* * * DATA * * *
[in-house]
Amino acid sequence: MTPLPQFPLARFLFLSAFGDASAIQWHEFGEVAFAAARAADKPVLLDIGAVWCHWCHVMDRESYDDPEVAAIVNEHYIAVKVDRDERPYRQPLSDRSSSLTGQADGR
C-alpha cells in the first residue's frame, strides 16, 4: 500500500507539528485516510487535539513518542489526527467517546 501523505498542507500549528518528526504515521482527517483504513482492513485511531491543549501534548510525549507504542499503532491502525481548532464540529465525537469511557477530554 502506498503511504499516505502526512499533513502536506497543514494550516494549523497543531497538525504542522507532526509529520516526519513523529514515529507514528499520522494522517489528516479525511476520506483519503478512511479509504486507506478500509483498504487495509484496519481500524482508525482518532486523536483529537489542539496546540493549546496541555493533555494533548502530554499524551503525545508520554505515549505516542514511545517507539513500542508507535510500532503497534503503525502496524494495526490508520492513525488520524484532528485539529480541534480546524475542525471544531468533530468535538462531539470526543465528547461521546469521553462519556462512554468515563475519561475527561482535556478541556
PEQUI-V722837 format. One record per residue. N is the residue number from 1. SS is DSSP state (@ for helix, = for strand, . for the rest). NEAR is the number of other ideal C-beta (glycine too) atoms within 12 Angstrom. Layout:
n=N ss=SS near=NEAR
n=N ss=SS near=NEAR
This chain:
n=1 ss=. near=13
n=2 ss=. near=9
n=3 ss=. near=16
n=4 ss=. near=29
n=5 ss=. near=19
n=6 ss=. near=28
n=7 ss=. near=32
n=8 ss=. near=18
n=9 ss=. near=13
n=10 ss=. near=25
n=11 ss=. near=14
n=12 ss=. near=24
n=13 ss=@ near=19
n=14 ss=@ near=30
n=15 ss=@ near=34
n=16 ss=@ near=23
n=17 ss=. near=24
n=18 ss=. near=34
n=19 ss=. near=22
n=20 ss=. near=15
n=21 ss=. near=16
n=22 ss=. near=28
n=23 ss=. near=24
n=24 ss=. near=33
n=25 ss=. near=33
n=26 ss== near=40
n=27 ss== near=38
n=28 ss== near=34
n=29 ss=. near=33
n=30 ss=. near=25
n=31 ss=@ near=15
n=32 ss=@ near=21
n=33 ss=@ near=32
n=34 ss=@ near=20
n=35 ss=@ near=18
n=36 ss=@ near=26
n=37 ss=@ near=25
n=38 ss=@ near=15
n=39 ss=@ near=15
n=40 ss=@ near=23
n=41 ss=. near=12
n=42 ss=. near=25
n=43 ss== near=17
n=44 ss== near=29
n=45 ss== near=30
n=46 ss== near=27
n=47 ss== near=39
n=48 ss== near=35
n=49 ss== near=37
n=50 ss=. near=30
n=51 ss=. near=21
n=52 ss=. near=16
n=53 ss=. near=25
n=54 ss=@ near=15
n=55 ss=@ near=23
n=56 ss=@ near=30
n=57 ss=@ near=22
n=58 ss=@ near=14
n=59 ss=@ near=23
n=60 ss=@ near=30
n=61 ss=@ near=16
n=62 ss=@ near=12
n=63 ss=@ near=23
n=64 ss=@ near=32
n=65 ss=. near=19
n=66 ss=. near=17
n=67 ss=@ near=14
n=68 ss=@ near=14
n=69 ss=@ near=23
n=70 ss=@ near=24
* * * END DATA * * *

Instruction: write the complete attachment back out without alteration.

[in-house]
Amino acid sequence: MTPLPQFPLARFLFLSAFGDASAIQWHEFGEVAFAAARAADKPVLLDIGAVWCHWCHVMDRESYDDPEVAAIVNEHYIAVKVDRDERPYRQPLSDRSSSLTGQADGR
C-alpha cells in the first residue's frame, strides 16, 4: 500500500507539528485516510487535539513518542489526527467517546 501523505498542507500549528518528526504515521482527517483504513482492513485511531491543549501534548510525549507504542499503532491502525481548532464540529465525537469511557477530554 502506498503511504499516505502526512499533513502536506497543514494550516494549523497543531497538525504542522507532526509529520516526519513523529514515529507514528499520522494522517489528516479525511476520506483519503478512511479509504486507506478500509483498504487495509484496519481500524482508525482518532486523536483529537489542539496546540493549546496541555493533555494533548502530554499524551503525545508520554505515549505516542514511545517507539513500542508507535510500532503497534503503525502496524494495526490508520492513525488520524484532528485539529480541534480546524475542525471544531468533530468535538462531539470526543465528547461521546469521553462519556462512554468515563475519561475527561482535556478541556
PEQUI-V722837 format. One record per residue. N is the residue number from 1. SS is DSSP state (@ for helix, = for strand, . for the rest). NEAR is the number of other ideal C-beta (glycine too) atoms within 12 Angstrom. Layout:
n=N ss=SS near=NEAR
n=N ss=SS near=NEAR
This chain:
n=1 ss=. near=13
n=2 ss=. near=9
n=3 ss=. near=16
n=4 ss=. near=29
n=5 ss=. near=19
n=6 ss=. near=28
n=7 ss=. near=32
n=8 ss=. near=18
n=9 ss=. near=13
n=10 ss=. near=25
n=11 ss=. near=14
n=12 ss=. near=24
n=13 ss=@ near=19
n=14 ss=@ near=30
n=15 ss=@ near=34
n=16 ss=@ near=23
n=17 ss=. near=24
n=18 ss=. near=34
n=19 ss=. near=22
n=20 ss=. near=15
n=21 ss=. near=16
n=22 ss=. near=28
n=23 ss=. near=24
n=24 ss=. near=33
n=25 ss=. near=33
n=26 ss== near=40
n=27 ss== near=38
n=28 ss== near=34
n=29 ss=. near=33
n=30 ss=. near=25
n=31 ss=@ near=15
n=32 ss=@ near=21
n=33 ss=@ near=32
n=34 ss=@ near=20
n=35 ss=@ near=18
n=36 ss=@ near=26
n=37 ss=@ near=25
n=38 ss=@ near=15
n=39 ss=@ near=15
n=40 ss=@ near=23
n=41 ss=. near=12
n=42 ss=. near=25
n=43 ss== near=17
n=44 ss== near=29
n=45 ss== near=30
n=46 ss== near=27
n=47 ss== near=39
n=48 ss== near=35
n=49 ss== near=37
n=50 ss=. near=30
n=51 ss=. near=21
n=52 ss=. near=16
n=53 ss=. near=25
n=54 ss=@ near=15
n=55 ss=@ near=23
n=56 ss=@ near=30
n=57 ss=@ near=22
n=58 ss=@ near=14
n=59 ss=@ near=23
n=60 ss=@ near=30
n=61 ss=@ near=16
n=62 ss=@ near=12
n=63 ss=@ near=23
n=64 ss=@ near=32
n=65 ss=. near=19
n=66 ss=. near=17
n=67 ss=@ near=14
n=68 ss=@ near=14
n=69 ss=@ near=23
n=70 ss=@ near=24